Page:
If anyone has any ideas let me know, but if I find anything else out I'll report back here.
When you have a file transfer between point a and point b, the traffic is typically only sent on one of the ports in the LAG. Check out the presentation at http://www.ieee802.org/3/hssg/public/apr07/frazier_01_0407.pdf http://www.ieee802.org/3/hssg/public/apr07/frazier_01_0407.pdf.
Some quotes from the presentaiton that are applicable to what is happening in the tests described:
- All packets associated with a given "conversation" are transmitted on the same link to prevent mis-ordering (slide 3)
- [LAG] Does not increase the bandwidth for a single conversation (slide 7)
- [LAG] Achieves high utilization only when carrying multiple simultaneous conversations (slide 7)
- LAG is good, but it's not as good as a fatter pipe
The file transfer only creates a single TCP conversation, so you will not get a high utilization of your network bandwidth. At least you have fault tolerance. If either port in the team went down, the file transfer can still complete using the other link.
Thank you for the quick reply to my question, much appreciated. I haven't had the chance to do any more testing but may do some tonight.
I did check out that presentation; came across it while doing research for my original post. Everything you're saying makes sense, but what defines a conversation? If I transfer one file from my NAS to my desktop using SAMBA, then separately start transferring another file (NAS -> desktop), is that still the same "conversation"? I was able to prove that I can at least transfer and receive the full 2 Gbps (1 Gbps down, 1 Gbps up) concurrently, but is there any way to get 2 conversations in one direction?
In my Test 3 above, the files were coming from 2 separate devices to my desktop. Shouldn't that be two conversations? They're from separate devices after all...
I'll do more testing when I can and update this thread accordingly. Thanks again for the info!
On the team's outgoing or transmit traffic, a hash table is used to assign flows destined for a particular end client to one of the ports in the team. The hash algorithm uses a Layer 3 hash index derived from the last octet of the end client's IP address. The transmit traffic from the server is then transmitted through the member in the team corresponding to that index in the hash table.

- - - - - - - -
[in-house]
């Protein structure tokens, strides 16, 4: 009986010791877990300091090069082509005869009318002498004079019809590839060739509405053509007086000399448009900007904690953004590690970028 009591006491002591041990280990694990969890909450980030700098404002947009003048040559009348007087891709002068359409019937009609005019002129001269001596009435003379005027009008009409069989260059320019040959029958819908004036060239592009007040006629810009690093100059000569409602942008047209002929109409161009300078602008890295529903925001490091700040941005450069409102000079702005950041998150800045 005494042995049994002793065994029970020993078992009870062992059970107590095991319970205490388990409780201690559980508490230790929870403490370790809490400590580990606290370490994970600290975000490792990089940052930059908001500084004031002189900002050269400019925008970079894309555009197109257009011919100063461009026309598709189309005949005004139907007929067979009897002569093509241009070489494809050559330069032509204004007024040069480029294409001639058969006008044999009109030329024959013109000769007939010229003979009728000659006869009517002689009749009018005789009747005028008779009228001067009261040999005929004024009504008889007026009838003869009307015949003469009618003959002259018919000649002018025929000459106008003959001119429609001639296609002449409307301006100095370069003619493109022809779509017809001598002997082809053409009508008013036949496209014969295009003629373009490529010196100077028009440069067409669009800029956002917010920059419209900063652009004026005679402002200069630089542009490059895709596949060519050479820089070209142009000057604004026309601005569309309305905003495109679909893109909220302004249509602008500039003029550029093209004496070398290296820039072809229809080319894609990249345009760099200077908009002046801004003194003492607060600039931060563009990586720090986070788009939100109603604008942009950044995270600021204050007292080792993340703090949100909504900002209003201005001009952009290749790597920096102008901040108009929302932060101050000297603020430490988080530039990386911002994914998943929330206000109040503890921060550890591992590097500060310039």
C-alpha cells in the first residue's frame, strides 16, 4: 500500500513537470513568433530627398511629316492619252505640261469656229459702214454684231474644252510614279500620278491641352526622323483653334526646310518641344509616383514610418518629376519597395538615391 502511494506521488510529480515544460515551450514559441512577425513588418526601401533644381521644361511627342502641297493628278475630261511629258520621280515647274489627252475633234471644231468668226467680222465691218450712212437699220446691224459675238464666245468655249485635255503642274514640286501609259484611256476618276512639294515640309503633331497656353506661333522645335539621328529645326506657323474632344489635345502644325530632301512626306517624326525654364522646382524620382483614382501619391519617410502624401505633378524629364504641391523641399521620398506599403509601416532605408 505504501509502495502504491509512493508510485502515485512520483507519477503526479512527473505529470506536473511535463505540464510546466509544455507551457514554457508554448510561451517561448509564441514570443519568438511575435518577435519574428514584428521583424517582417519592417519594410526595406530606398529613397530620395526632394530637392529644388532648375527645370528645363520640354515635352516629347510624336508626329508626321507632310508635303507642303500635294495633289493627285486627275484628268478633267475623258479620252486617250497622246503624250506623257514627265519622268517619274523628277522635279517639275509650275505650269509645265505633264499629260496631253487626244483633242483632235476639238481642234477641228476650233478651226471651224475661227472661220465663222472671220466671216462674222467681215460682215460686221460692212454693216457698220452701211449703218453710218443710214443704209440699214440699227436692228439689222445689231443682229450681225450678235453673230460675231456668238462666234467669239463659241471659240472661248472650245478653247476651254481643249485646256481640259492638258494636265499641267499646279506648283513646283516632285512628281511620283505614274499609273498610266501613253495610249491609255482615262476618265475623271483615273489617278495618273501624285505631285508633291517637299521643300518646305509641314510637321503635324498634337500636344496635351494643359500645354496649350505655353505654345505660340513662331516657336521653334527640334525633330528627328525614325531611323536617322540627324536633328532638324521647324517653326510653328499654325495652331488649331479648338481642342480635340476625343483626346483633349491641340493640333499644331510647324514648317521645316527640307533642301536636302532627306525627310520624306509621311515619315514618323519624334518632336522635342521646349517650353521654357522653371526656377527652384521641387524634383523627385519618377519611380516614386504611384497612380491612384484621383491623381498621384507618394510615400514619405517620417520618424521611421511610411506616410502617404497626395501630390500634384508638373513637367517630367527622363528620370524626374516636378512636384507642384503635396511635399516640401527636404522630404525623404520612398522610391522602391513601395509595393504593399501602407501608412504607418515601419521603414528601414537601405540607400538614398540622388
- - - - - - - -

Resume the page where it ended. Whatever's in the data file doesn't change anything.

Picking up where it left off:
New data flows from the server are assigned to the least loaded member in the team, and this member is placed in the table corresponding to the client hash index.
Because the hash index is created based on IP addresses, in this case all transfers to the same IP address are one conversation. So a separate TCP conversation (different port) won't transmit out a different physical port. If your desktop was transferring files to and from two hosts with different IP addresses, then the transmitted packets to host B, would be going out a different physical port than the packets being transmitted to host A. (Assuming that the last octet of the IP address on host A and host B are different.)
For the receive side, the switch controls the traffic returning to the ANS intermediate driver used for teaming, and I don't know how how the switch decides on the port to use.
The behavior of the ANS driver used for teaming is described in the paper at http://www.intel.com/network/connectivity/resources/doc_library/white_papers/254031.pdf http://www.intel.com/network/connectivity/resources/doc_library/white_papers/254031.pdf. The paper is old, so the OS information and some of the tables are outdated. However, the basic operation is still the same as described in the paper.